Too often, Washington foreign policy discussions are divorced from the lived experiences of Americans.
The esoteric language of policymakers and think tank scholars typically begins with existing national security policy, recommending modest departures from it, and is often limited to ongoing debates within established policy circles without consideration of actual and potential outcomes for Americans.
The result is the sense – often articulated by constituents – that foreign policy does not affect their lives or has been captured by corrupt, distant elites.
As the public’s trust in DC-based policymakers and institutions dwindle, Washington must reckon with deteriorating support for principled internationalist foreign policy – the enlightened self-interest that has guided U.S. foreign policy with such success in the eight decades following the Second World War.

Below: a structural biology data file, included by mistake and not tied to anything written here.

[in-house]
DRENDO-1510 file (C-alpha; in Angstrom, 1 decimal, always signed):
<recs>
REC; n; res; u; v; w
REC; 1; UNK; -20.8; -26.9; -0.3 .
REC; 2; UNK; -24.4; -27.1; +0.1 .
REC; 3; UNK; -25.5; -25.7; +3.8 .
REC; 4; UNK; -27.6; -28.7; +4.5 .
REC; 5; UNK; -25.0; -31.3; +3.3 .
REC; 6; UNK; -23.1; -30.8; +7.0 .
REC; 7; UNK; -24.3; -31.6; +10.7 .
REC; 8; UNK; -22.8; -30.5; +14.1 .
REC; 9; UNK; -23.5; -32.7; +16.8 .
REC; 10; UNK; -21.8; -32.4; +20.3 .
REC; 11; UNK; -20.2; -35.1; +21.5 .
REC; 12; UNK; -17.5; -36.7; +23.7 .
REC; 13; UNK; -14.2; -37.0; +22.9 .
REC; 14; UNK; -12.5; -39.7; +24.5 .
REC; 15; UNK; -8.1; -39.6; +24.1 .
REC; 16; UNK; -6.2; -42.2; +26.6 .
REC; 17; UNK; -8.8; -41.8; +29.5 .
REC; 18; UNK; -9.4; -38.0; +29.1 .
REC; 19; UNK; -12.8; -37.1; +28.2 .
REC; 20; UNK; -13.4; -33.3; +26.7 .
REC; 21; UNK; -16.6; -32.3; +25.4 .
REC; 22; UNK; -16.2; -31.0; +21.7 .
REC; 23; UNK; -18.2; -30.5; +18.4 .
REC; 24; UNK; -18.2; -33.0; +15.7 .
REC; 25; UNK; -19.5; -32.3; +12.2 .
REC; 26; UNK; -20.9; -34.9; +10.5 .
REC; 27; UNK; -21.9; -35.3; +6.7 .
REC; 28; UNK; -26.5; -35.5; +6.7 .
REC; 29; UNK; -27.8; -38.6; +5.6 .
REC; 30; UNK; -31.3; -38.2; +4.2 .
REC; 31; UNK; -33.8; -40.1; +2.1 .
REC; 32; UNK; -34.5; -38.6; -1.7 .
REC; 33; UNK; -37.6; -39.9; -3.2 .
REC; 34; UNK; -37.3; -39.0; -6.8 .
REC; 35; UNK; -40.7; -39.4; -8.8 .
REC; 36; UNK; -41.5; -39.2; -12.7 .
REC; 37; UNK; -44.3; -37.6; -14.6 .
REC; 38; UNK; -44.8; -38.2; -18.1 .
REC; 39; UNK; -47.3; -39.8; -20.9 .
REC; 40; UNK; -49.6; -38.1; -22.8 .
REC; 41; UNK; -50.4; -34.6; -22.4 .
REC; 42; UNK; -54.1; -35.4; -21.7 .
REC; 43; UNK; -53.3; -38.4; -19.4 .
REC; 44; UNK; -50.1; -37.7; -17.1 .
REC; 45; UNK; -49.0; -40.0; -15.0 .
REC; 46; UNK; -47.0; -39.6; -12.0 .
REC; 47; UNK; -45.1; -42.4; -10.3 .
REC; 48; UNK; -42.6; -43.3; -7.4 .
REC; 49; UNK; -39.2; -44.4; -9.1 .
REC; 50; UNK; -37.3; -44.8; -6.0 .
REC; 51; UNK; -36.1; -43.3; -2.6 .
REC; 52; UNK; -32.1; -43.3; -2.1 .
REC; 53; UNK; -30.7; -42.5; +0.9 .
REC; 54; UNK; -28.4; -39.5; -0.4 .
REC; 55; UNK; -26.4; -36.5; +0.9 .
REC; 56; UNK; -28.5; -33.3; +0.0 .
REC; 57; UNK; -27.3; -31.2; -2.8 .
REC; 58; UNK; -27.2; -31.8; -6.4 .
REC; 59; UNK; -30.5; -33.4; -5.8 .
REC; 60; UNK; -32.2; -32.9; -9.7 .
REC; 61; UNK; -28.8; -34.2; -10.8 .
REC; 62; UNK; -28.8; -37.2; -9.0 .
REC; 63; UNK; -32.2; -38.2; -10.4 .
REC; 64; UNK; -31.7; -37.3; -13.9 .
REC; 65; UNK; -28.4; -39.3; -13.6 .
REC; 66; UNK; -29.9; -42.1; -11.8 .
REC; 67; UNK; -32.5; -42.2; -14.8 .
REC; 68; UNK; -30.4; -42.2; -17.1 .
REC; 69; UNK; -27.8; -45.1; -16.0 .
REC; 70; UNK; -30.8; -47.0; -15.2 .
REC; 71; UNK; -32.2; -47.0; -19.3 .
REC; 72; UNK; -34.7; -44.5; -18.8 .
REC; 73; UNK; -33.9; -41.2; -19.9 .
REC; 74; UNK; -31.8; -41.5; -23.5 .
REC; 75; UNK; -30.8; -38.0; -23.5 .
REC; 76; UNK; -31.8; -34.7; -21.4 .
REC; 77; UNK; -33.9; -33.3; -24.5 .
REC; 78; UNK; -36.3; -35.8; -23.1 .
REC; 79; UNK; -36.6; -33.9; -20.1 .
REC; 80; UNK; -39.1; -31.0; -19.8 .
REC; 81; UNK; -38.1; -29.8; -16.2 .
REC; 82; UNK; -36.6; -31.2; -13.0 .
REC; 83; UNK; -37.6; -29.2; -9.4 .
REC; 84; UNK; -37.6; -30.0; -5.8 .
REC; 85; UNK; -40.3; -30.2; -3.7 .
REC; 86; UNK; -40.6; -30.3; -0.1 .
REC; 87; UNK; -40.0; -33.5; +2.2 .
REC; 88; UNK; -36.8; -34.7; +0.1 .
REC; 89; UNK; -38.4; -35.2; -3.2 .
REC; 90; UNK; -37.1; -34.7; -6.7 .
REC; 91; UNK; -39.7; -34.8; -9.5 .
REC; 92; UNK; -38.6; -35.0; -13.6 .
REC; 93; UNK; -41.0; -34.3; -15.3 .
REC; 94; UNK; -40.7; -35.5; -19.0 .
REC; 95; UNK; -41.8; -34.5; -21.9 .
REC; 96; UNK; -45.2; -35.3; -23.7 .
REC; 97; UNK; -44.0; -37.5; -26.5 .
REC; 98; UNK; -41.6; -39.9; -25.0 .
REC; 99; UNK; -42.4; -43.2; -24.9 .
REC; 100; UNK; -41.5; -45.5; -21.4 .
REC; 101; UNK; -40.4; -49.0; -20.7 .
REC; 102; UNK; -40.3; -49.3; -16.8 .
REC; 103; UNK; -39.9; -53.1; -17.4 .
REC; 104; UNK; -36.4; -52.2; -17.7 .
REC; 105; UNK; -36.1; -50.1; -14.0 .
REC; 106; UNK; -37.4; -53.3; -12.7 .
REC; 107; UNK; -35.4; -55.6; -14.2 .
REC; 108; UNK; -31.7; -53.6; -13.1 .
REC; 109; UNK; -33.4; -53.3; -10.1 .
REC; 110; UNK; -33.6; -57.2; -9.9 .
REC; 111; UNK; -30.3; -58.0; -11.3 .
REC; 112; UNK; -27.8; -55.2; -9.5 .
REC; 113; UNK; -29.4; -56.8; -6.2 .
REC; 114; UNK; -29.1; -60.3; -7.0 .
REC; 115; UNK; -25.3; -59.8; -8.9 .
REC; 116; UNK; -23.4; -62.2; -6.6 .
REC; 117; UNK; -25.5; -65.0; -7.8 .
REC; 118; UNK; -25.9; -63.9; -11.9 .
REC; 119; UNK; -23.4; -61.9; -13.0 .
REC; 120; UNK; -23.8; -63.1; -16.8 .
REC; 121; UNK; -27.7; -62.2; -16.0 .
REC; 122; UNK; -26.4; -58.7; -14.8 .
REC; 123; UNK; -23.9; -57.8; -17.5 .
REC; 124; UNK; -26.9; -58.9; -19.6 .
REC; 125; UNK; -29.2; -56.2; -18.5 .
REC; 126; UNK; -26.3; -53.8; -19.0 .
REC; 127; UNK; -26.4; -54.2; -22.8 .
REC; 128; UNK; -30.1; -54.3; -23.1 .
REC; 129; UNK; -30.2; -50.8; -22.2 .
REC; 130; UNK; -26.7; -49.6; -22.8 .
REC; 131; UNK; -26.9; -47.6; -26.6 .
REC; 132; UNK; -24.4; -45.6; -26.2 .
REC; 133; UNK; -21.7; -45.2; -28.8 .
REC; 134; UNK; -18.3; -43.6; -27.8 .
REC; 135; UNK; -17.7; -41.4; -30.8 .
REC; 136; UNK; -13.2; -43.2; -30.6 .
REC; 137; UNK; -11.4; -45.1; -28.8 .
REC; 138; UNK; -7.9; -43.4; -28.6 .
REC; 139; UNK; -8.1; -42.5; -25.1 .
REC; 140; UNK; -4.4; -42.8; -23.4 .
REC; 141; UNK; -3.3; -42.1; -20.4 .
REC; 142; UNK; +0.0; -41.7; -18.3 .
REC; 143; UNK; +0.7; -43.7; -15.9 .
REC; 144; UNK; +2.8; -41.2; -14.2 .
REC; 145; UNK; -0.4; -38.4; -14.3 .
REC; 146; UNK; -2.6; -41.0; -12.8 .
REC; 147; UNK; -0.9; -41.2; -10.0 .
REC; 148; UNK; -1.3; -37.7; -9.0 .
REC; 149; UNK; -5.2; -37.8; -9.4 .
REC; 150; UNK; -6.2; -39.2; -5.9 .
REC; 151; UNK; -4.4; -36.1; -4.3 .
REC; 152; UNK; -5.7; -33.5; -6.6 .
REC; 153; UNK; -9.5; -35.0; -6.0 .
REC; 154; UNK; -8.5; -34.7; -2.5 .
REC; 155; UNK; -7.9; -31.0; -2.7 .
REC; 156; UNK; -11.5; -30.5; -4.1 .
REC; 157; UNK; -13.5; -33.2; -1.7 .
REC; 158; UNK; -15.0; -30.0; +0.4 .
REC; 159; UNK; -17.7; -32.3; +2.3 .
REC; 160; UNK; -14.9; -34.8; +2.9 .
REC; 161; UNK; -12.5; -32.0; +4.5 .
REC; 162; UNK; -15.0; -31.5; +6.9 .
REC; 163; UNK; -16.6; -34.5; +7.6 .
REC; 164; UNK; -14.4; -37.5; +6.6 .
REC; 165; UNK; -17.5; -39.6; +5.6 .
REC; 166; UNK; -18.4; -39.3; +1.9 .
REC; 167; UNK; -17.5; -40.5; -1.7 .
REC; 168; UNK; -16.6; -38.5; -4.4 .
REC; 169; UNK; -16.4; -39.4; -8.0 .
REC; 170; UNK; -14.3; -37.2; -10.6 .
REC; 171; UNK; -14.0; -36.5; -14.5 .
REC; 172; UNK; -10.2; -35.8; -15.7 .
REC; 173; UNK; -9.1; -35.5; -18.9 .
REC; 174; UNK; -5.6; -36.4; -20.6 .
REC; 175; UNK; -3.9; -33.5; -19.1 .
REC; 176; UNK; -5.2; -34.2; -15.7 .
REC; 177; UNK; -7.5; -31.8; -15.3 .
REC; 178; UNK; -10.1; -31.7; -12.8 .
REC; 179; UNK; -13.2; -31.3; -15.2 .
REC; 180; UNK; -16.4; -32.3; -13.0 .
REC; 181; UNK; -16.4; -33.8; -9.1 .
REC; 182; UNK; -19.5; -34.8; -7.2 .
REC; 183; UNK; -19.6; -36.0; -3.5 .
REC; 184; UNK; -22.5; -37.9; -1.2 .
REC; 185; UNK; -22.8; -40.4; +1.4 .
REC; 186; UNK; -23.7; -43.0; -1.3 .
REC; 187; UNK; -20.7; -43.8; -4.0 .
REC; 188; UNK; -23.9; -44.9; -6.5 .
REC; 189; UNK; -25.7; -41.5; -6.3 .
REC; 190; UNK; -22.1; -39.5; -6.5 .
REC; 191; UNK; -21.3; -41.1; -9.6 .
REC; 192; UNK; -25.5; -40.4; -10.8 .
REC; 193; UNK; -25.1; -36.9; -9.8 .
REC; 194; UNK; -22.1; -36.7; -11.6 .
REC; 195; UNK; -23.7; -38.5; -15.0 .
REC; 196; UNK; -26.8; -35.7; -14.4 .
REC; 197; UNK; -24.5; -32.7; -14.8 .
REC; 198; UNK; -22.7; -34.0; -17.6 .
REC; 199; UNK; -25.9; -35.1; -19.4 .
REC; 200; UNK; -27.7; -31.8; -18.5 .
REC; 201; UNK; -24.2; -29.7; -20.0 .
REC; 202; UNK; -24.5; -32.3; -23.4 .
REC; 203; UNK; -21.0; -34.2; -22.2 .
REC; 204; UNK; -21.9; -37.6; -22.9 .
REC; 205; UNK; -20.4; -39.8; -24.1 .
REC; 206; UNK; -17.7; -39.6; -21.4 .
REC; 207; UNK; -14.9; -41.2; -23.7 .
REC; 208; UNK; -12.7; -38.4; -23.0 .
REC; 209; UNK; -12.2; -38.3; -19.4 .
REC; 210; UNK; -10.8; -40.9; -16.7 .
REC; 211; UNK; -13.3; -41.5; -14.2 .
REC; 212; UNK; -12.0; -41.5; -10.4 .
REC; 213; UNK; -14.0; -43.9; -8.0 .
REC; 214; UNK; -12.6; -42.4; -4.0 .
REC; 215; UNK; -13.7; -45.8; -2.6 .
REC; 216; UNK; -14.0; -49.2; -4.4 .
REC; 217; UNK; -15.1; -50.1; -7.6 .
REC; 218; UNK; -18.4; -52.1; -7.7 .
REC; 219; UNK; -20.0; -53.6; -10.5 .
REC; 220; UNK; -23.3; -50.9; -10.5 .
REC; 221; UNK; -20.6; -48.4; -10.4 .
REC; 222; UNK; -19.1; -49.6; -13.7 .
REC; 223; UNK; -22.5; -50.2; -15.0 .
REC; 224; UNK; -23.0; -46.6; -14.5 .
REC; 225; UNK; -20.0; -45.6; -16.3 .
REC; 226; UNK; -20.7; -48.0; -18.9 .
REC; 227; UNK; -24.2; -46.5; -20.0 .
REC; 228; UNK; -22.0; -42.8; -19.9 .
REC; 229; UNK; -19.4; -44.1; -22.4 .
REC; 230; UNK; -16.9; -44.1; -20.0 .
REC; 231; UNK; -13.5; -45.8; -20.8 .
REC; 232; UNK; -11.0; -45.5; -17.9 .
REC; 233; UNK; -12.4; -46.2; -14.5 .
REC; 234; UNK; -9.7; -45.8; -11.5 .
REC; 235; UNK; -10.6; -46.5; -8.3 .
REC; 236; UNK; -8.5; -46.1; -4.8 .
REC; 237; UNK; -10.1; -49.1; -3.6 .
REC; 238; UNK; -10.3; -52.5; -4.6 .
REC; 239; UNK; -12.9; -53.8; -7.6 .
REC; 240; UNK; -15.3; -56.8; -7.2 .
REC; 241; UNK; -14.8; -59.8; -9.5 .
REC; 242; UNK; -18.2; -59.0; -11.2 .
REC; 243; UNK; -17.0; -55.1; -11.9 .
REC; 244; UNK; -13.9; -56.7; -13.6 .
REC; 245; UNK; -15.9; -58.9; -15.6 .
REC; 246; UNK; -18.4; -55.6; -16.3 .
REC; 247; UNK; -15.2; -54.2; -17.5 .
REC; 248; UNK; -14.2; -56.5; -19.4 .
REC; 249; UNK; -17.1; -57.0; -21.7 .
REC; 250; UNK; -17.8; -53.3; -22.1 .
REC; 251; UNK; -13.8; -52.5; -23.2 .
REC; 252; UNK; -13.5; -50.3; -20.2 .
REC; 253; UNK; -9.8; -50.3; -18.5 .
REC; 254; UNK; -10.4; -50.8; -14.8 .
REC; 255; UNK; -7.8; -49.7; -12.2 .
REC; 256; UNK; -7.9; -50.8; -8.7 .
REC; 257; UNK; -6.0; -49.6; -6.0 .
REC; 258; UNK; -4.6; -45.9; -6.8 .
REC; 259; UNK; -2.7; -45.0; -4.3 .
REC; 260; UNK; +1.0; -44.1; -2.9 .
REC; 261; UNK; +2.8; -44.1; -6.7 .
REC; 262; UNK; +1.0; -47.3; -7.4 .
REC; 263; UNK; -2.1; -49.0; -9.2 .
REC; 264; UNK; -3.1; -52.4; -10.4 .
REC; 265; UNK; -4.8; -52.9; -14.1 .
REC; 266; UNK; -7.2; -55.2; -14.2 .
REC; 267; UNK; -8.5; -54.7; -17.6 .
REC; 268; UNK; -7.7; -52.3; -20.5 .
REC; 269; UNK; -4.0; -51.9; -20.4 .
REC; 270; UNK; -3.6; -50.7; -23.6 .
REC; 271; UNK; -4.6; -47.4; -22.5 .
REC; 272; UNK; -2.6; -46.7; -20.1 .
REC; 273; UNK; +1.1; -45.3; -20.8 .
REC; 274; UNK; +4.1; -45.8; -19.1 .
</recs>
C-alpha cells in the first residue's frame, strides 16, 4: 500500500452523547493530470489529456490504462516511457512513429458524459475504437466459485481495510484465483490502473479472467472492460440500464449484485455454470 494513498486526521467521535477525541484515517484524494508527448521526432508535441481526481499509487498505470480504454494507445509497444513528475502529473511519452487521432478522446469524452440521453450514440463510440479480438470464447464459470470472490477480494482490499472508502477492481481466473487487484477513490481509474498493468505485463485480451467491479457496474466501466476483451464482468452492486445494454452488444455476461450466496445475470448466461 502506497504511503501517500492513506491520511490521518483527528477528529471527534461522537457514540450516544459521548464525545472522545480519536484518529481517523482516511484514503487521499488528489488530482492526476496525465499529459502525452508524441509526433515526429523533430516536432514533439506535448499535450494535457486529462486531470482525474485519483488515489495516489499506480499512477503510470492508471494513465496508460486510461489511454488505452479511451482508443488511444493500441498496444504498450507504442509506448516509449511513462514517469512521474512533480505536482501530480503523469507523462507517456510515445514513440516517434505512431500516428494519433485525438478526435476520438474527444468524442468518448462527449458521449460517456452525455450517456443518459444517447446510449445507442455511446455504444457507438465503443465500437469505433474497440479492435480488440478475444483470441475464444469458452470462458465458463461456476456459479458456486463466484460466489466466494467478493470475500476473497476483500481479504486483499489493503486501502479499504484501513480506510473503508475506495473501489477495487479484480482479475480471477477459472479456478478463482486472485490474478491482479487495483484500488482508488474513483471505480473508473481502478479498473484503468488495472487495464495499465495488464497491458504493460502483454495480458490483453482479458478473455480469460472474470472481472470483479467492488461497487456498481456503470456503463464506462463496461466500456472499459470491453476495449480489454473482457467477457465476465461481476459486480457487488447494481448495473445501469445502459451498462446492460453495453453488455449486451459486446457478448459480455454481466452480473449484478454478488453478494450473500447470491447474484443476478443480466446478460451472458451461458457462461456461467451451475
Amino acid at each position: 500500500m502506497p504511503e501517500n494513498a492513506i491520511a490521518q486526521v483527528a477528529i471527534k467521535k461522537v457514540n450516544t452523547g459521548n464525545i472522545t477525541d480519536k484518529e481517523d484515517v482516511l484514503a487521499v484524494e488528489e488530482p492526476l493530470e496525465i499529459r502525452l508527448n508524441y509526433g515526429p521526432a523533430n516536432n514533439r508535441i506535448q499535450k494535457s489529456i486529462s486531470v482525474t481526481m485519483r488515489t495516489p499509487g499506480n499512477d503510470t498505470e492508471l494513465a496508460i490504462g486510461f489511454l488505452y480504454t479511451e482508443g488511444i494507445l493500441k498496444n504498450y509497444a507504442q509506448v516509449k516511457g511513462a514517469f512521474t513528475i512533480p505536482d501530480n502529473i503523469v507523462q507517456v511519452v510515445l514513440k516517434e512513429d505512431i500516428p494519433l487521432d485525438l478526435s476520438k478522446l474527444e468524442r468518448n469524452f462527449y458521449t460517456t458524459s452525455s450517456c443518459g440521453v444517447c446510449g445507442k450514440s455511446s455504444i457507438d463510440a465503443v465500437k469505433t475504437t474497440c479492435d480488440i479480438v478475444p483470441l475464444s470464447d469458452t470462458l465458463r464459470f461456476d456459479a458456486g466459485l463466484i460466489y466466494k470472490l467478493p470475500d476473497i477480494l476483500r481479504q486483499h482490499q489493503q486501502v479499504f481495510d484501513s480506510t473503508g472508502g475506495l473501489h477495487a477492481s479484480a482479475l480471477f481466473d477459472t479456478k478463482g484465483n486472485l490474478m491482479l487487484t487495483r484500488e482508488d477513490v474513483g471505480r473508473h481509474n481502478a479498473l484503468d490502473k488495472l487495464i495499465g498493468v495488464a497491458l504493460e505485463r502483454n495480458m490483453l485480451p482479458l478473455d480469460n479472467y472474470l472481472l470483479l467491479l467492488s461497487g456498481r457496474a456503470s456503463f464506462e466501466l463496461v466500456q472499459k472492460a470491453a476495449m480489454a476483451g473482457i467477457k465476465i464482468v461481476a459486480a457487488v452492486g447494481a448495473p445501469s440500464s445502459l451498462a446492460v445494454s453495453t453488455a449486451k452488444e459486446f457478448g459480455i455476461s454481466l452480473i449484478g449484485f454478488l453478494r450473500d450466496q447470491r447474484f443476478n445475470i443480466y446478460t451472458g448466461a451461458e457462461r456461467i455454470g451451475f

That’s why Foreign Policy for America Foundation (FPAF) launched the Intermestic Policy Initiative – to explore issues that crosscut the traditional boundaries of foreign and domestic policy, to better understand how these issues impact Americans’ lives, and to engage local stakeholders across the country in meaningful conversation about U.S. foreign policy.
We put together the Intermestic Policy Initiative Report, summarizing what we learned engaging local communities across America on five key intermestic issues – immigration, democracy and human rights, climate change, economic policy, global health – and outlining several considerations for DC policymakers based on those local perspectives.
“We believe that foreign policy should not be an abstract exercise but a collaborative endeavor that acknowledges the interdependencies between local communities, regions, and the broader global landscape.”— Kristina Biyad Hear this quote in context Outreach Director, Foreign Policy for America